Volunteers are needed to speak up for foster youth

May is National Foster Care Month

May is National Foster Care Month, a time set to recognize foster parents, family members, mentors, volunteers and child welfare professionals for all the support they provide youth and children in foster care. It can also be a good time to consider how you personally can make a difference in the life of a child in foster care.

According to the Iowa Department of Human Services, in 2018 178 children from Webster County, 45 children from Hamilton County, 38 children from Wright County, 19 children from Pocahontas County, and 47 children from Calhoun County were in foster care. The Court Appointed Special Advocate – CASA – program of North Iowa is a means to directly affect the experience those children have within the system by giving them a voice and ensuring they are heard.

CASAs are trained volunteers who are appointed by a judge to advocate for the best interests of children that have often been removed from their homes following abuse or neglect. CASAs visit the children at least once a month, traveling to the child’s placement, whether it’s their family home, a foster home, or a group home. They also talk with others involved in the child’s life, including foster parents, social workers, teachers, family service providers, and health professionals.

Connecting with all the different parties involved enables the CASA to collect multiple perspectives of the child’s behavior and adjustment which gives them a more well-rounded understanding of the situation they then share with the court. In fact, studies have shown that children in foster care who have a CASA assigned to them receive more services than those without a CASA and are more likely to find a permanent home.

Typically, a CASA volunteer is assigned one case at a time, which they stick with and see through to its conclusion. This enables them to focus on the case, get to know the child, and really become a resource. When families are involved with the juvenile court system, they work with multiple lawyers, social workers, foster parents and service providers; a carousel of rotating officials. Court-appointed attorneys and social workers can only do so much, as their caseloads are often unreasonably high.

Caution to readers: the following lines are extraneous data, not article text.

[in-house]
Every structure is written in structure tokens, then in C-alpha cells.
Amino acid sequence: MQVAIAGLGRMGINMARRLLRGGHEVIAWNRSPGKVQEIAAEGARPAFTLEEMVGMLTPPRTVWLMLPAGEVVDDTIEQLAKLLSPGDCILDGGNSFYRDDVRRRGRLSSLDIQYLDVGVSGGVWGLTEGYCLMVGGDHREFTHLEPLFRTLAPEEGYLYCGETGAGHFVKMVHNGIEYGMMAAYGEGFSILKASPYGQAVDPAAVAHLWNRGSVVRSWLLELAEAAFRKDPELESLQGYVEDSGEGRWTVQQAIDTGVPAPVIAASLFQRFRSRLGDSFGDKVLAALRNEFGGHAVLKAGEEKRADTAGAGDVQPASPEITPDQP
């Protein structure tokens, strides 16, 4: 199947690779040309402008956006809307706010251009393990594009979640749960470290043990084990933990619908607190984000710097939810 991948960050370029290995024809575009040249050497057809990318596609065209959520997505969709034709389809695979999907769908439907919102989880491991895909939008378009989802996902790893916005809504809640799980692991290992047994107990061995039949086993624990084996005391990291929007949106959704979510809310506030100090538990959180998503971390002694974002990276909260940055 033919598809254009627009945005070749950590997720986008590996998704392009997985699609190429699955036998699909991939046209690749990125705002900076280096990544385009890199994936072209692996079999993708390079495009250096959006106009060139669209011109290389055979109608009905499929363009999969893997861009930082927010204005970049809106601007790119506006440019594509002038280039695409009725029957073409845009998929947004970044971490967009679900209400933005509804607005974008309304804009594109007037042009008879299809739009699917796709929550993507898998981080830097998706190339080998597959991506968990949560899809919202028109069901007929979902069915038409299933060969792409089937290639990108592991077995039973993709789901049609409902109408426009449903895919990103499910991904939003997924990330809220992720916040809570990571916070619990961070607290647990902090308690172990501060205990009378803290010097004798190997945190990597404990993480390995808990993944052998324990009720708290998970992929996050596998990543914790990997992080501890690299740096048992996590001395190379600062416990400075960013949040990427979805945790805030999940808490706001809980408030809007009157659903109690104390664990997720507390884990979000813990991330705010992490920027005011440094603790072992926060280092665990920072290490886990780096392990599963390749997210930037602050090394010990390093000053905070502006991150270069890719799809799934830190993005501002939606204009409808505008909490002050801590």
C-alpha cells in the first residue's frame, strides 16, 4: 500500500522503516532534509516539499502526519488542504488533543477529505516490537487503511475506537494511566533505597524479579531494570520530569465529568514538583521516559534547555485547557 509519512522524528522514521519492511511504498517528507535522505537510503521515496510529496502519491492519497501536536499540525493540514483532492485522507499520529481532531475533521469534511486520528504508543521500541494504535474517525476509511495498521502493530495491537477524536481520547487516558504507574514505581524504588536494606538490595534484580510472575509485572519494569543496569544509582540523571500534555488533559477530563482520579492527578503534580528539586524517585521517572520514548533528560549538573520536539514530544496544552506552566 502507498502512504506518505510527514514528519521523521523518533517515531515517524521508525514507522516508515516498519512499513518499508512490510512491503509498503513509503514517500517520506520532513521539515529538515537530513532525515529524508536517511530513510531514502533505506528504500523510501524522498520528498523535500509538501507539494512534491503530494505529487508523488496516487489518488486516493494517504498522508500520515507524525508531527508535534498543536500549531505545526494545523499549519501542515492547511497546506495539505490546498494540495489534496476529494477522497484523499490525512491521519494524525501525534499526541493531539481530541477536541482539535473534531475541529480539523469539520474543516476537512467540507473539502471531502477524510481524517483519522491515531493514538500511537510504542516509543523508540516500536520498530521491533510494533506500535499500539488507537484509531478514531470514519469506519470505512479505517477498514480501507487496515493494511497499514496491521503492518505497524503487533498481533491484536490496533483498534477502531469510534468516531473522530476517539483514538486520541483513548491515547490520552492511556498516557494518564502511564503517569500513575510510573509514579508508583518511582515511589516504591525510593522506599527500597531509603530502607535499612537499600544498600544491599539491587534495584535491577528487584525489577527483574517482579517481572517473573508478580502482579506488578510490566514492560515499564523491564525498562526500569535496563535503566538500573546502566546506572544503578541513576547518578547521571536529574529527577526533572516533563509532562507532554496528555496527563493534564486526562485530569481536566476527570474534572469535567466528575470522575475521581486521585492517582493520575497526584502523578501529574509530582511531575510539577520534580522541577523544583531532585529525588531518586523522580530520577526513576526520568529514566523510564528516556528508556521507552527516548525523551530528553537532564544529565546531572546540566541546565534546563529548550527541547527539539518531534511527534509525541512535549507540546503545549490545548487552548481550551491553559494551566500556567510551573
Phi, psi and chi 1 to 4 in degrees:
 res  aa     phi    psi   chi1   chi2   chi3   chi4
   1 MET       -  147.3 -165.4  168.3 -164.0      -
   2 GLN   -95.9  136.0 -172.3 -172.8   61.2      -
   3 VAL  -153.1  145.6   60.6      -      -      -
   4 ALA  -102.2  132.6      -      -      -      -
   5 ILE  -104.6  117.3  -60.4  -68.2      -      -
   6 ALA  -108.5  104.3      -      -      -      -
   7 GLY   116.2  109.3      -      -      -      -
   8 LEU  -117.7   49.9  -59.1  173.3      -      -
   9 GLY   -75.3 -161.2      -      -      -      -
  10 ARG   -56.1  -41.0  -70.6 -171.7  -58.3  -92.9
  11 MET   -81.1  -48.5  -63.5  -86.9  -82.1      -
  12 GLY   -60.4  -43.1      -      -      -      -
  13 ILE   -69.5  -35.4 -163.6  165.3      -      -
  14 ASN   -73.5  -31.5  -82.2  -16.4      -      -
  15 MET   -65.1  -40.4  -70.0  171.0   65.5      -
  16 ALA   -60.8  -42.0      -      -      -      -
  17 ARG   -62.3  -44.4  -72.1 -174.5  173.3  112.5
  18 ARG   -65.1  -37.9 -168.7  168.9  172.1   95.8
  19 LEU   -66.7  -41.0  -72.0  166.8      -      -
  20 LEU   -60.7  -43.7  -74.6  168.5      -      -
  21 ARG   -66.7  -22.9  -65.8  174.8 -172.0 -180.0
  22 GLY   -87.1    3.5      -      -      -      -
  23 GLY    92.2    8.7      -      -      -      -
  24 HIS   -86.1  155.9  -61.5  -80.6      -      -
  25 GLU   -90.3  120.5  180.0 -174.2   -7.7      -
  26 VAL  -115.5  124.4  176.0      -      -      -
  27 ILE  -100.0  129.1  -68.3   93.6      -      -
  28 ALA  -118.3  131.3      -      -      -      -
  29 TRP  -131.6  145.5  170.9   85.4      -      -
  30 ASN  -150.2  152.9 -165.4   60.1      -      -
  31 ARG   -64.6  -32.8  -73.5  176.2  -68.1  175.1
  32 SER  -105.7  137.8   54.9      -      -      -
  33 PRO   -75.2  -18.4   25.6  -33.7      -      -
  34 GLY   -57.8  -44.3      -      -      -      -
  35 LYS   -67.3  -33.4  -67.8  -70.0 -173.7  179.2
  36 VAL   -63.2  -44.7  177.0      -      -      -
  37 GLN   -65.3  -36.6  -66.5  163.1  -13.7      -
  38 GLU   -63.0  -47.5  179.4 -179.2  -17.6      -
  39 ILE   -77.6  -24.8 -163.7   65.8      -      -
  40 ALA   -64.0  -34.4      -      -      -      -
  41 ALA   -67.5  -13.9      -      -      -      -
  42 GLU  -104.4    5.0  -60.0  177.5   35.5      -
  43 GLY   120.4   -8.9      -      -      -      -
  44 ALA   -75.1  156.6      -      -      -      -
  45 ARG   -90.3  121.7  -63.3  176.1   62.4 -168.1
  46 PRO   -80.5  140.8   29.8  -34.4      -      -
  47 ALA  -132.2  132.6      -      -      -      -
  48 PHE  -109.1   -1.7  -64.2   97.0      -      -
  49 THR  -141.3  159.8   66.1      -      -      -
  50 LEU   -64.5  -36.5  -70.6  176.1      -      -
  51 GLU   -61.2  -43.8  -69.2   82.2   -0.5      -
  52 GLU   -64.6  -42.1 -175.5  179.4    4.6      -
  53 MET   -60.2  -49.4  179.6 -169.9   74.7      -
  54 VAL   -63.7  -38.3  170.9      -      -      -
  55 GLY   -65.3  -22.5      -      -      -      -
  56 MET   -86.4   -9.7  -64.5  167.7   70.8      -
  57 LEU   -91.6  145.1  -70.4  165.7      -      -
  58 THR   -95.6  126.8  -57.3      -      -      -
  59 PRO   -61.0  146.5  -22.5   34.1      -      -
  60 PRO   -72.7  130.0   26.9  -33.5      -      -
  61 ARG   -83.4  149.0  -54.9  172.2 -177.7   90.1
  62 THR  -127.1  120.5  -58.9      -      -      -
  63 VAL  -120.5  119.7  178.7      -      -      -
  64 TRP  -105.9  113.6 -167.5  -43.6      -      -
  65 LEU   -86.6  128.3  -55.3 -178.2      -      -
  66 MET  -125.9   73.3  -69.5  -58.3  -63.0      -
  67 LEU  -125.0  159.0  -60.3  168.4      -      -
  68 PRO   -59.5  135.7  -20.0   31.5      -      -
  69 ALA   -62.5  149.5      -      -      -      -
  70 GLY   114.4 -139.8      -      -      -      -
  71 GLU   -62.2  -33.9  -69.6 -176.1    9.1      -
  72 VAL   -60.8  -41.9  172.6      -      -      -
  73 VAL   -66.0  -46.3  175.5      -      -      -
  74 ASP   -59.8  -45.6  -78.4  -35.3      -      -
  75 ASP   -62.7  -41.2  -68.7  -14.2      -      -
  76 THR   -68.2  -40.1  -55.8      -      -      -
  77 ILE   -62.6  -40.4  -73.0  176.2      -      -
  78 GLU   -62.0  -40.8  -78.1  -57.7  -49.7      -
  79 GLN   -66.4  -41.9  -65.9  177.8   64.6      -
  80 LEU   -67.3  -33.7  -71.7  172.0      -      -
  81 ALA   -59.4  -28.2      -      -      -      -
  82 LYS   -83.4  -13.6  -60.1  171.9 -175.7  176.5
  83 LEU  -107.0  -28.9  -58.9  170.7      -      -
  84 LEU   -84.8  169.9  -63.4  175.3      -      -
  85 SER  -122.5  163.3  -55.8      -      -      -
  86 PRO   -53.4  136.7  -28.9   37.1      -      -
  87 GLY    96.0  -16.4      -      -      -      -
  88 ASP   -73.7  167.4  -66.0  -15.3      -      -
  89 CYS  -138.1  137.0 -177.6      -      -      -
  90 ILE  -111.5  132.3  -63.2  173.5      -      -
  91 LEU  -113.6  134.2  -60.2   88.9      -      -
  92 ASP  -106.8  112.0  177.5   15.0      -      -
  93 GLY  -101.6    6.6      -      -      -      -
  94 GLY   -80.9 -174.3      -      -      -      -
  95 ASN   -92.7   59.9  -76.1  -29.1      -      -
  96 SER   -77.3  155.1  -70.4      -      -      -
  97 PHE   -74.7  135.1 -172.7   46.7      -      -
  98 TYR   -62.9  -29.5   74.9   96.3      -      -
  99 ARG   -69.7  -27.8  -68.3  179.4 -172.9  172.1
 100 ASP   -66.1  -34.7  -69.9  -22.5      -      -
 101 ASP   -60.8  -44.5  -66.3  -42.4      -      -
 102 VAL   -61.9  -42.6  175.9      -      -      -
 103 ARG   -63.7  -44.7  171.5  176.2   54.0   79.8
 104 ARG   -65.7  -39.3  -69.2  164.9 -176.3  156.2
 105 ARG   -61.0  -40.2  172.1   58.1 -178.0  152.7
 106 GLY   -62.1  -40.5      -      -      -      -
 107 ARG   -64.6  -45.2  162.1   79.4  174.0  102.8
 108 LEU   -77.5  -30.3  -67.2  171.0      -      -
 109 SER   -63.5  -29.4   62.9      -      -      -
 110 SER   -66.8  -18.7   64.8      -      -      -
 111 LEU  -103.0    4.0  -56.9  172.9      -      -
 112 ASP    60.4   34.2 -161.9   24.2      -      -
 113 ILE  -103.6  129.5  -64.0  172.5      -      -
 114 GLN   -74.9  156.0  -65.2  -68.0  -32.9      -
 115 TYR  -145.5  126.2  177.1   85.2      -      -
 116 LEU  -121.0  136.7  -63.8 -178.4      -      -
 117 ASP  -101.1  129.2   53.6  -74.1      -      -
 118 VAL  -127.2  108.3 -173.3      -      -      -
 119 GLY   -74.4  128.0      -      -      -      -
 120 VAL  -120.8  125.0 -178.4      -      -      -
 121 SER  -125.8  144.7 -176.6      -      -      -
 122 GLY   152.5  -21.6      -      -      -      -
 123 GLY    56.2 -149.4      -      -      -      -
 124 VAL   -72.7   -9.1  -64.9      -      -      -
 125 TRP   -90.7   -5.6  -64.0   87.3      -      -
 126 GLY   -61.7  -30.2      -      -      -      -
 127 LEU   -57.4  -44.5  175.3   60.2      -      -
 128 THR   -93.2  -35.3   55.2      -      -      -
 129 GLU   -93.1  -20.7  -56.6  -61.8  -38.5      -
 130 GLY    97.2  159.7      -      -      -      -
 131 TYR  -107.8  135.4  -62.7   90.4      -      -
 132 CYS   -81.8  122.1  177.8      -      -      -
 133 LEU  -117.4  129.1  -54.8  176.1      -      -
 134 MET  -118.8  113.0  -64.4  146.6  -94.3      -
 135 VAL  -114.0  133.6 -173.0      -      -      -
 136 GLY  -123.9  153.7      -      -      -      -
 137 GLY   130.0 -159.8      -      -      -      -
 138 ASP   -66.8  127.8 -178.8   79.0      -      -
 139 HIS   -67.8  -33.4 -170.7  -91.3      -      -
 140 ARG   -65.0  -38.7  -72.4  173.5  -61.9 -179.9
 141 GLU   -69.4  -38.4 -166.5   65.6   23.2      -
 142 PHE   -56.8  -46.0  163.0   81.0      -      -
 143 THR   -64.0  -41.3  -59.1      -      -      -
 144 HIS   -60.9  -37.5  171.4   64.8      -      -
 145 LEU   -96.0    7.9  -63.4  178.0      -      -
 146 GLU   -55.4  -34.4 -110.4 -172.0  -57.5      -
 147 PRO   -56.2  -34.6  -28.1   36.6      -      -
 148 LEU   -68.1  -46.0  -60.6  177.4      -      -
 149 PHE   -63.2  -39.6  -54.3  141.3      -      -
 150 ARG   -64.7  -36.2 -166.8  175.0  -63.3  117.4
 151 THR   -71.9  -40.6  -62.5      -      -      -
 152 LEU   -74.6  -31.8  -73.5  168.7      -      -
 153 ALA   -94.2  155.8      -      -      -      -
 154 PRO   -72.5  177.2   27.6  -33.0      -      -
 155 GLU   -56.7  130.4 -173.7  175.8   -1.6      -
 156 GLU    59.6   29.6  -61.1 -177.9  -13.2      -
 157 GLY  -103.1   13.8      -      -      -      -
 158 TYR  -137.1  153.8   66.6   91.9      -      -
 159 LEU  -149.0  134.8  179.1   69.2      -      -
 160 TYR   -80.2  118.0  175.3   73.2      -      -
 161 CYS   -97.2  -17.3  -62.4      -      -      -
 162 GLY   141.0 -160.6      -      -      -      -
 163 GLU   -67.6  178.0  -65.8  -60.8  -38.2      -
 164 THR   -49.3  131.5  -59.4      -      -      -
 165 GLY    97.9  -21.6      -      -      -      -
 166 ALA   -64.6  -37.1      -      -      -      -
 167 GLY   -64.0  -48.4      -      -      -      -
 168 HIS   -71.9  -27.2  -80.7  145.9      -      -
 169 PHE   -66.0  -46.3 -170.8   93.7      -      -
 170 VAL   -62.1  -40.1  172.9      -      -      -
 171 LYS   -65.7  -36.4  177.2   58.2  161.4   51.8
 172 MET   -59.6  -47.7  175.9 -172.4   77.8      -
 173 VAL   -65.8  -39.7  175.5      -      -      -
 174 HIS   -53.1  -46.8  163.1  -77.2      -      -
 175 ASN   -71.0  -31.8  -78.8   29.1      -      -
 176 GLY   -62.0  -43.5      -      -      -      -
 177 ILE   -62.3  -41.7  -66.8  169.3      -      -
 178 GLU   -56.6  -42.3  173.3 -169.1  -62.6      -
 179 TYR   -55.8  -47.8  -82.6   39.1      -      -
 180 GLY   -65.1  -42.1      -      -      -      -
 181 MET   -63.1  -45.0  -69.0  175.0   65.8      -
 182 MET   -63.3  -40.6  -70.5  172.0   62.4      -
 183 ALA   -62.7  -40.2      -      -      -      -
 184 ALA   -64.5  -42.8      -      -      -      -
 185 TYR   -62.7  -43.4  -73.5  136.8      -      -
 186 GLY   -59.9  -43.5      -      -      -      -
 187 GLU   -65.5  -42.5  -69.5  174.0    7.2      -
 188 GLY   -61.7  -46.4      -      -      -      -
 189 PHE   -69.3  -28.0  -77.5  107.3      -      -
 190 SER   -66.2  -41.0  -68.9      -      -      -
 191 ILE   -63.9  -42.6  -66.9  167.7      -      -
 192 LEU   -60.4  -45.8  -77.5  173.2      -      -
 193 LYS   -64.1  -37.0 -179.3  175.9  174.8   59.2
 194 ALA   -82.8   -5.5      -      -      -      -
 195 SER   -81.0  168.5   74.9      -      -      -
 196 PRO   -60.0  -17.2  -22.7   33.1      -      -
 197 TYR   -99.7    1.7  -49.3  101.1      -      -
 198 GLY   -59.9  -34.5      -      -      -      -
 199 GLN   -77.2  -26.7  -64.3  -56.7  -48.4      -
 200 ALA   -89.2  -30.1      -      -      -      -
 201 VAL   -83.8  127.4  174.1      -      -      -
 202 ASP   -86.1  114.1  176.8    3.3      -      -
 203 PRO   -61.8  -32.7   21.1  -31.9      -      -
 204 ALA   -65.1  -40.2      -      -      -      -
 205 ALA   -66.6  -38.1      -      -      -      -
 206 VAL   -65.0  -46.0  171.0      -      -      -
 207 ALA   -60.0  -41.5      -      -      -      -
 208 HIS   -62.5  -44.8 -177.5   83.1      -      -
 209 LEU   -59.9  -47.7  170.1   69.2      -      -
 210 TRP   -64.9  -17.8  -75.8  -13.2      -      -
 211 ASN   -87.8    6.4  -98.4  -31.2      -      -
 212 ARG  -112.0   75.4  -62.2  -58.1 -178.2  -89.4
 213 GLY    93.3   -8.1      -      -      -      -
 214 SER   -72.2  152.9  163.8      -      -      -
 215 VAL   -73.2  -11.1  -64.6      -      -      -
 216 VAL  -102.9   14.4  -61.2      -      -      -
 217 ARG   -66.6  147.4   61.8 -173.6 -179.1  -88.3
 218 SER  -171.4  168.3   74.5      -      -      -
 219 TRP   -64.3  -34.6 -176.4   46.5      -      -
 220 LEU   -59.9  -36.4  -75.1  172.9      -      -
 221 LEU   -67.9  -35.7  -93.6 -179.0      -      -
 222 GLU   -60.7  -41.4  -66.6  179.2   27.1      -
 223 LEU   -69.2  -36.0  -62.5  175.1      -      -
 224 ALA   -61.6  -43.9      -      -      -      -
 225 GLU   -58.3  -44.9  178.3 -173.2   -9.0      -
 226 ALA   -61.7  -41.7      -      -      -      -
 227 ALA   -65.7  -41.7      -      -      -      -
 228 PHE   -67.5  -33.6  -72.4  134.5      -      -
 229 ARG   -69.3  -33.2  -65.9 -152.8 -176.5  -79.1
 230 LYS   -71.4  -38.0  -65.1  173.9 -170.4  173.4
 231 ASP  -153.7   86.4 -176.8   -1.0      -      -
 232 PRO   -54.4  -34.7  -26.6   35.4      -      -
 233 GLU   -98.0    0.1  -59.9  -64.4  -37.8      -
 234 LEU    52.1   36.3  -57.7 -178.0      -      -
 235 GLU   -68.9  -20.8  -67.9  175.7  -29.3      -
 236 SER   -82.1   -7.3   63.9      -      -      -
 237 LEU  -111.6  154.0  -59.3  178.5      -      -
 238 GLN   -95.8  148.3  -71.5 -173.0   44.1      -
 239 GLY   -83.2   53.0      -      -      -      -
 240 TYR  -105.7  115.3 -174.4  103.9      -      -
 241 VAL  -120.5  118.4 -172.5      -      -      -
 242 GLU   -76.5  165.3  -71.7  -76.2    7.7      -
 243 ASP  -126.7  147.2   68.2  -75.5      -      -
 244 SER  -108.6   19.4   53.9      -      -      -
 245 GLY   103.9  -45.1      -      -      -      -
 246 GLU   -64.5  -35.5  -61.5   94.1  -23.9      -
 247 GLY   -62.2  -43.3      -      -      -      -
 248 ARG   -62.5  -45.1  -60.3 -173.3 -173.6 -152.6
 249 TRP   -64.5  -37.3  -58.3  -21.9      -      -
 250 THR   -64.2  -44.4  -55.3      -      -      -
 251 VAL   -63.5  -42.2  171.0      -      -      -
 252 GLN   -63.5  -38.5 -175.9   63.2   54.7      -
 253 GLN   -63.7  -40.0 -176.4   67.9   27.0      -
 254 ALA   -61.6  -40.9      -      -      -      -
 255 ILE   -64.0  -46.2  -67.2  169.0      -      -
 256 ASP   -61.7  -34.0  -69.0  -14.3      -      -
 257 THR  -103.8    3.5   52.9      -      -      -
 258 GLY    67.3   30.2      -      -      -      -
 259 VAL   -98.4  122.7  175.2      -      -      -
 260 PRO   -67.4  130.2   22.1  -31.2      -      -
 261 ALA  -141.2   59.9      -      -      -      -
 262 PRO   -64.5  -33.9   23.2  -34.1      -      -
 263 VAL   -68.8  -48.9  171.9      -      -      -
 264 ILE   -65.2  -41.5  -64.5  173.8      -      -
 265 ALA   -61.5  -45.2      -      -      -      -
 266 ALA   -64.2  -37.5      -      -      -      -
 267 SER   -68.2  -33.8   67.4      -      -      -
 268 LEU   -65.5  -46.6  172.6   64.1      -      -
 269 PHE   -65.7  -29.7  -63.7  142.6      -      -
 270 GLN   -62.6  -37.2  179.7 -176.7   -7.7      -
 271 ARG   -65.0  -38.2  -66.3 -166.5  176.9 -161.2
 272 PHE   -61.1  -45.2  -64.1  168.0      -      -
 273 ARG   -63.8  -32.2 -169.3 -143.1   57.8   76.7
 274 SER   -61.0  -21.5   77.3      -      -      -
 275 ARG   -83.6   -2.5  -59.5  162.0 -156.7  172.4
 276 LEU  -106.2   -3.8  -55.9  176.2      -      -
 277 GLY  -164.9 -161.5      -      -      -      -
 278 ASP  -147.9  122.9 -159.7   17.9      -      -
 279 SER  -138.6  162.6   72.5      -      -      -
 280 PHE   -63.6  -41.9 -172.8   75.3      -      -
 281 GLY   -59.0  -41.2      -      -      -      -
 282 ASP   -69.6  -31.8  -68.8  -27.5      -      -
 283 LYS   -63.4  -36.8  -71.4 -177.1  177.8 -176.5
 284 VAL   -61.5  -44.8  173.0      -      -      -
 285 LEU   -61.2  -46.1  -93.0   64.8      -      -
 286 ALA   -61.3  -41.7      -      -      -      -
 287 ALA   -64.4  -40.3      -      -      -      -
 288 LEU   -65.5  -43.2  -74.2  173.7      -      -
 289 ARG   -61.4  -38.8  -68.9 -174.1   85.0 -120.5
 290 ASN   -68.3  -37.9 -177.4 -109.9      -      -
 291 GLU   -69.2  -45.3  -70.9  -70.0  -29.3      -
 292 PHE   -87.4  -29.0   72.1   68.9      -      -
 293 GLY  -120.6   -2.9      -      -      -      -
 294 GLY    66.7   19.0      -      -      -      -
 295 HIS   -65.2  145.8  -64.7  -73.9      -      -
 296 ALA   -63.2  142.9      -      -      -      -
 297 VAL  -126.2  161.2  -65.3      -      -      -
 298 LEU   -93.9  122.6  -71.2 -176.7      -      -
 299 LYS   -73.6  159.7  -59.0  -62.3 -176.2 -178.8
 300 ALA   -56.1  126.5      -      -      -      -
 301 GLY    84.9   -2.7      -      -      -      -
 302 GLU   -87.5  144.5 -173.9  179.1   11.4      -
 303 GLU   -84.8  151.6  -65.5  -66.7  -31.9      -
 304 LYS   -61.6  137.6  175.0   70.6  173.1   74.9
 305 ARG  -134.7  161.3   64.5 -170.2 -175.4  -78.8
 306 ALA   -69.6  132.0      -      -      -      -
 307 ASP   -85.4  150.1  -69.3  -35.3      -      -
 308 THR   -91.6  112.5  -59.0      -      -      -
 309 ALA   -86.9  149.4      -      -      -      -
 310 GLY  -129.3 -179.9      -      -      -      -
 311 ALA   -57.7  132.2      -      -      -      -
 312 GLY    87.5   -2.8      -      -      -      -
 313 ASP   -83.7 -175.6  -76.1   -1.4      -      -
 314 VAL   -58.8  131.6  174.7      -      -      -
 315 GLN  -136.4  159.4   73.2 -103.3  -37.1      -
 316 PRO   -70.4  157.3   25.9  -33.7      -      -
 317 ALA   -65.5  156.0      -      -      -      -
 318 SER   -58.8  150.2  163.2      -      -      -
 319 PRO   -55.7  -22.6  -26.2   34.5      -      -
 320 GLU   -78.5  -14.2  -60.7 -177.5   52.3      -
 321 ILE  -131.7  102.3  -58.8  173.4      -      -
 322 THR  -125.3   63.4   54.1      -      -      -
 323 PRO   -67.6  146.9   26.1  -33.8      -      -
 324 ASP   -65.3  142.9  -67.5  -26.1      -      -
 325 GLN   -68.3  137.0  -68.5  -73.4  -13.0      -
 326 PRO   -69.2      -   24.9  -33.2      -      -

However, no matter how many lawyers, foster parents or social workers are involved, the CASA is that one person who is a constant for the child, family, and judge to rely on. For example, one of our cases had five foster homes, three different schools, two DHS workers, and two family services workers, but only one CASA throughout. For a child who never new consistent love and support, that is a very big deal.

Volunteers serving as CASAs can expect to give on average anywhere from 5 to 10 hours a month to fulfill their responsibilities. This fluctuates, though. When first assigned a case, the CASA will spend more time making contact with everyone involved and getting themselves up to speed on the situation, but once they have been working the case for a bit, they can settle into a manageable routine. Also, once assigned, they are also asked to stay with the case until its close, which can sometimes take a year or more.

To become a CASA, a potential volunteer will undergo 30 hours of preservice training and a background check. They also do 12 hours a year of continuing education.

For more information about volunteering with CASA, contact me, Crystal Engstrom, program coordinator, at 866-923-1088 or email me at crystal.engstrom@dia.iowa.gov. You can also visit the state website, www.iamforthechildiowa.com.

Crystal Engstrom is a program coordinator with CASA, with offices in Fort Dodge and Mason City.


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